Once you know what features to be tested, the next step is to start assigning the tasks to your test participants. Tasks are basically, the interactions that are to be performed by the test participants. It includes setting up test scenarios and organizing the sequence in which the test steps need to be executed. Each test scenario should be well-crafted and should reflect all the set of actions that a user will tend to perform.
Some examples of such tasks include registering and logging into an account, uploading or downloading media files, browsing through a page, etc. and they are mostly specific to the type of application.
It also involves deciding the set of tools to be adopted which can easily highlight the issues. The type of tool which you need to adopt depends largely on the following factors.
- Creating recorded sessions of the tests along with screenshots of the bugs.
- Tools that can support multiple OS-device combinations with multiple screen resolutions.
- Integration with other CI/CD tools.
- Generation of comprehensive test reports.
- Full-page screenshot and availability of touch scrolling.
Depending upon such factors, you need to decide what features you want to have in your testing tools. Only then, you can decide how to integrate them with your test participants’ devices to get real-time feedback. It’s always preferable for participants to allow them to perform testing on their own devices.
3. Creating the test documentation.
It’s very important to maintain a piece of detailed information on each test that is conducted. This makes it easier to identify the issues in case a bug pops up. Depending on the methodology you adopt, there are a number of documents that you need to maintain. Typically, the following must be an integral part.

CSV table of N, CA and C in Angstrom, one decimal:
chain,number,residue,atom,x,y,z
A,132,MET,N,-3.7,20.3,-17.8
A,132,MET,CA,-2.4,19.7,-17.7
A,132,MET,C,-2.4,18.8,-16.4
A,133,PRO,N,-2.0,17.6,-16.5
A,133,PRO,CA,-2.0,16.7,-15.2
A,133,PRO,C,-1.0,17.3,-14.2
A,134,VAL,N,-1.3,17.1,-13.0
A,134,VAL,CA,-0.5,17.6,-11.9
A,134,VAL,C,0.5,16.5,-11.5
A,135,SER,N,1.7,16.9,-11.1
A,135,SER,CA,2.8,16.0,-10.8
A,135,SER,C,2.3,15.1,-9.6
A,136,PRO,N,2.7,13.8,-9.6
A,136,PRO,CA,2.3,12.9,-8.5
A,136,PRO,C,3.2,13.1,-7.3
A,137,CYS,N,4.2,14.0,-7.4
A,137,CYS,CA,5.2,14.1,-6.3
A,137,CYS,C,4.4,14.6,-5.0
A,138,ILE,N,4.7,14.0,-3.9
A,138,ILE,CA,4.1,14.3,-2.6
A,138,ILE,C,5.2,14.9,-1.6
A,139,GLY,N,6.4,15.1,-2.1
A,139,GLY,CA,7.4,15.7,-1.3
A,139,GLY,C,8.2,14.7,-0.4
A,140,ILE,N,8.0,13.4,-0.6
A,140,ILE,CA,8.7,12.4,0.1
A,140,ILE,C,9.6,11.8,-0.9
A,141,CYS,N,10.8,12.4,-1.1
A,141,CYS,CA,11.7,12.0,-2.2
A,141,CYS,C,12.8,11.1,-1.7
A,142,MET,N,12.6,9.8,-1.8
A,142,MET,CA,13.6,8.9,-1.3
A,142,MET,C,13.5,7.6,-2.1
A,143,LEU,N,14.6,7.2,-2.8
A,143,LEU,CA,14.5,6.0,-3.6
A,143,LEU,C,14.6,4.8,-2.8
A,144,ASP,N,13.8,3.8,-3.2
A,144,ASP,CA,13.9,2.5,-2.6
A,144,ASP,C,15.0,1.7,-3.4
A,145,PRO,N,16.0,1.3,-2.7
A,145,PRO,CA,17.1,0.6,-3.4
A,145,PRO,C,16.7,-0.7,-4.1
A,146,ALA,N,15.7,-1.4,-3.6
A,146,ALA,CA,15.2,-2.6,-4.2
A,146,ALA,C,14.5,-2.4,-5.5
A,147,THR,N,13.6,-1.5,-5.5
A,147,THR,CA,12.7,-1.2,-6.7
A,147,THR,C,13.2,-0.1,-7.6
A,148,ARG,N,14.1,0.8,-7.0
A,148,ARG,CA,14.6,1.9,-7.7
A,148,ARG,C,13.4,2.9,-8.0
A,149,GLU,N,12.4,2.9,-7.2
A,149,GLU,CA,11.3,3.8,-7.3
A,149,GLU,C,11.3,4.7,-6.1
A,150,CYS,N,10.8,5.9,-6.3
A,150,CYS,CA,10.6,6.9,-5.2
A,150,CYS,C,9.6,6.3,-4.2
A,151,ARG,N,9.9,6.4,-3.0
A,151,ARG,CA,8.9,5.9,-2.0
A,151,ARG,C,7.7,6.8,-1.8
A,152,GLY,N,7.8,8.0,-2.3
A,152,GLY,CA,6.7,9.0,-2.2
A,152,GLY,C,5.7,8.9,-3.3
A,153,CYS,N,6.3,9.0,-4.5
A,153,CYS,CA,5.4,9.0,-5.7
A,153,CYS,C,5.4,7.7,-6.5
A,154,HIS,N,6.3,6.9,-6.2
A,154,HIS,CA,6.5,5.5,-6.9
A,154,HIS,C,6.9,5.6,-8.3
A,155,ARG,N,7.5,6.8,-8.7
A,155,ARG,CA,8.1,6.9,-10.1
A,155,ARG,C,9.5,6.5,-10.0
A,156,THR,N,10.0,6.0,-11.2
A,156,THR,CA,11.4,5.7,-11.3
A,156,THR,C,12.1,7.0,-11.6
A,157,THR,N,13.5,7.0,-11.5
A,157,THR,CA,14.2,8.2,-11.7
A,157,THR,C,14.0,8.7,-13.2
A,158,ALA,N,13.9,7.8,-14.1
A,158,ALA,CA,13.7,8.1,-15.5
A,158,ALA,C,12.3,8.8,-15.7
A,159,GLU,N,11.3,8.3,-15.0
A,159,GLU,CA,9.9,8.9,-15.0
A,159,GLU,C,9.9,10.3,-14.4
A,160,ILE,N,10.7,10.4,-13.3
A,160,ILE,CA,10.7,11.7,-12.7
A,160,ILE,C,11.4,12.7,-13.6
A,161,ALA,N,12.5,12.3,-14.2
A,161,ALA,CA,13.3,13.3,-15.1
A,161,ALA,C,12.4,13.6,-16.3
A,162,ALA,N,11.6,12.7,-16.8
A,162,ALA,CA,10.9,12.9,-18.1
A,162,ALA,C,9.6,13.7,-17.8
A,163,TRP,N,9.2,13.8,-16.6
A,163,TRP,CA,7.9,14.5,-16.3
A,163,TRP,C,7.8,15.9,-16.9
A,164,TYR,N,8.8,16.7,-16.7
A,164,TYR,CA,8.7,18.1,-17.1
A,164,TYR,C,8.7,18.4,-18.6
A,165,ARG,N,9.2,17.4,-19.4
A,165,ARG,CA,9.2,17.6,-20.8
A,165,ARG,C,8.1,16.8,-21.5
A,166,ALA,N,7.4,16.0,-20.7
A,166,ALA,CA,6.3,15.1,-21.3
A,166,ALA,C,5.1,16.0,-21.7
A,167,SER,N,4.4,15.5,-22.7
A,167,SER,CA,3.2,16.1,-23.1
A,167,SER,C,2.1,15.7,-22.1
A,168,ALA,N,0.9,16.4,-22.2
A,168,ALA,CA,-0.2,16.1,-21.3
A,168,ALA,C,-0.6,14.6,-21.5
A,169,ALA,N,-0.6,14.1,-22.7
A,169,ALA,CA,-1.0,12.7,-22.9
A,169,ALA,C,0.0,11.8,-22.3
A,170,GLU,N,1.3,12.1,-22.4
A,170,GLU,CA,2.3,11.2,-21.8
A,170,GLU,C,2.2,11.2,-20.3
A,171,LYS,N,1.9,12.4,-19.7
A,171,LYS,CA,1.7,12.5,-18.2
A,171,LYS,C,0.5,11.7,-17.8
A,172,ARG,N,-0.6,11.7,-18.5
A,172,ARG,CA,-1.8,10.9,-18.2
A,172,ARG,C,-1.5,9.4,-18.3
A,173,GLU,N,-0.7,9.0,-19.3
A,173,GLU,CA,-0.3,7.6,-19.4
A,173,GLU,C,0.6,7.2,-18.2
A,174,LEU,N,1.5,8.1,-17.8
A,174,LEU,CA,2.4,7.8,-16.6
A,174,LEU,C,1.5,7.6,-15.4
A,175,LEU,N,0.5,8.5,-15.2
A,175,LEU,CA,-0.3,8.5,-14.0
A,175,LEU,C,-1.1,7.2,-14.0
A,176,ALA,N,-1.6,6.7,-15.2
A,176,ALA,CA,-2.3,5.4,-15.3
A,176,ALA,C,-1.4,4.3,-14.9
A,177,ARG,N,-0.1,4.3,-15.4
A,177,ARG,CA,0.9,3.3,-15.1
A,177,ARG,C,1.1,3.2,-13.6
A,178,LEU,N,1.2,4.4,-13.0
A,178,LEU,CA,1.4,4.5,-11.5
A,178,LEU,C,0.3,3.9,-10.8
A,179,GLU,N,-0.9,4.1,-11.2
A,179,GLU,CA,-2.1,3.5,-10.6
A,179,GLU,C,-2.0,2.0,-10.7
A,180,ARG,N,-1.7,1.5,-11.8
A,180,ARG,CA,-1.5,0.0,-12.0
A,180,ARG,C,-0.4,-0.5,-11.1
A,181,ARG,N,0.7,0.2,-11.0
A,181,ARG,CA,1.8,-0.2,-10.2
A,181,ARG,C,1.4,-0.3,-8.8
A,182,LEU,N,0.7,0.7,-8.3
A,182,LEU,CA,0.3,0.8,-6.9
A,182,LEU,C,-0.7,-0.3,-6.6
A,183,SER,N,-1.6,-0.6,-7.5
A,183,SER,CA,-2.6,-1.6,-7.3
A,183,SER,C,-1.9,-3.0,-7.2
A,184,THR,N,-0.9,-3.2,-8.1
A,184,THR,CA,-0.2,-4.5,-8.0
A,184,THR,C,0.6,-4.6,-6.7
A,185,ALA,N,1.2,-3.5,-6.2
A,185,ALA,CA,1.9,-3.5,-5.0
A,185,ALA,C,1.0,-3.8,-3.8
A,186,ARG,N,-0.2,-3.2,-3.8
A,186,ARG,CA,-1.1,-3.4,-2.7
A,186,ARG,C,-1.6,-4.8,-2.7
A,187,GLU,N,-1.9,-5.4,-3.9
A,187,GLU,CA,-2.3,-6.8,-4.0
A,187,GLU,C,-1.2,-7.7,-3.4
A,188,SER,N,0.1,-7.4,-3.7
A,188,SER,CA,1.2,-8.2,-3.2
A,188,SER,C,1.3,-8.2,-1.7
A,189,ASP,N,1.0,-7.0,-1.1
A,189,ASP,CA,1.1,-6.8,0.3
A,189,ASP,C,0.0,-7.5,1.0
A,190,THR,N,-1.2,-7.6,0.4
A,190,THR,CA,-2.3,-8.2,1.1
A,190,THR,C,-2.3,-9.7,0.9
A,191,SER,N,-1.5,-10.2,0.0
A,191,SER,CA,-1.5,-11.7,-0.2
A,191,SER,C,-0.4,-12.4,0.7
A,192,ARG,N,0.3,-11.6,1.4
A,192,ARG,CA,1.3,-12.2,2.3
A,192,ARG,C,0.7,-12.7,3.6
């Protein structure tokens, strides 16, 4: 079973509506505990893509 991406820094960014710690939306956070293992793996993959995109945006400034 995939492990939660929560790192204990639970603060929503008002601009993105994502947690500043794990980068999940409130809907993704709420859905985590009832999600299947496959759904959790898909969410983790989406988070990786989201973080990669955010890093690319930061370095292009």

- A Consent form – stating whether the test participants have their full consent and that they are willing to provide full support to get accurate results.
- A Post-test questionnaire – which should include questions that help the teams to understand the intuitiveness of the app and find out whether the app offers everything that they claim to.
Let’s suppose, you have a questionnaire where you have answers to some important questions answered by your participants. These questions might include how intuitive your application is, ease of access to features, level of satisfaction, etc. You can use these to enhance the performance or the usability of your applications.
Such detailed documentation will provide a wealth of information post successful testing which will help you to improve your prototype application.
4. Finding the right test participants.
After strategizing on all the above points, the question arises, who will participate in the test? It will be easier to find the right participants once you have a clear understanding of the type of test you want to perform. It’s key to draw participants based on both behavioural traits and demography. To add value to the product, you must select participants that could represent your target audience.
For on-site tests, development teams can turn to their marketing partners to find the right list of participants. They can use the social media platform to hire freelancers and It’s also very key to get the stakeholder involved in the whole process. They can provide valuable insights from unexplored areas and it’s always beneficial to gain their trust and commitment.
Some considerations to be taken when selecting the participants are –
- They should represent the intended target audience.
- They should own devices that have an OS on which your app is intended to run.
- Be available at the time of need and frequently when you need to conduct your tests.
- Be ready to sign the consent form and agree to the compensation terms.